Ravelstein, by Saul Bellow. New York: Viking Press, 2000. 233 pp. $24.95 hardback. New York: Penguin USA, 2001. 240 pp. $13 paperback.

Witty, clever, elegant, Ravelstein has been hailed as a great read. But this is no ordinary novel: its characters are mercilessly recognizable; hardly anything has been altered beyond their names. Of course, claiming for it fictional status was not done out of a concern for privacy; rather, this clever conceit permits Bellow to make a philosophical statement. He deliberately sets out to defy Platonic Truth, worshiping the Shadows—the felt, believed, imperfect, flawed perception of touched reality. This—and nothing else—is truth, or at least the only truth that matters.

And so Bellow would craft this exquisite funny-tragic requiem to his late friend Allan Bloom, as he promised. Bloom had requested a faithful biography—which meant that Bellow should record his impressions. Bloom trusted those impressions not because they were perfect but because they were not. He trusted that Bellow cared for him, and would therefore understand whatever “essence” Bloom might possess, in the only way possible: with his heart.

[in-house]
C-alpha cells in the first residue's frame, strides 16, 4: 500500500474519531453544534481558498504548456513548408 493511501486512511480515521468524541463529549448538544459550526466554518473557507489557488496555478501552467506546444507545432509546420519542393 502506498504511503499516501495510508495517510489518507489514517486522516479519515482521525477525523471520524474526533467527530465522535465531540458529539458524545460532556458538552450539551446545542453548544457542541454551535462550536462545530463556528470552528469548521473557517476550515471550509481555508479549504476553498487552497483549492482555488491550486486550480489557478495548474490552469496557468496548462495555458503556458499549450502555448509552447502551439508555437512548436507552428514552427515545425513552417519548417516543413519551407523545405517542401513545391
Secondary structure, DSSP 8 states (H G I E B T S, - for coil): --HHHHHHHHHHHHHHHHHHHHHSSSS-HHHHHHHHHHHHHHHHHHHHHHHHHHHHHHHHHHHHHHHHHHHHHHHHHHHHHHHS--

Bloom turned out to be absolutely right. Never maudlin, Bellow conveys admiration and affection for the erudite, fascinating professor who loved arguments and questions because they were interesting, and beautiful, and important. In his own quixotic, exasperating manner, Bloom had once searched for the great essences, for the Forms of human existence. Those essences however had turned out to be paradoxically elusive.

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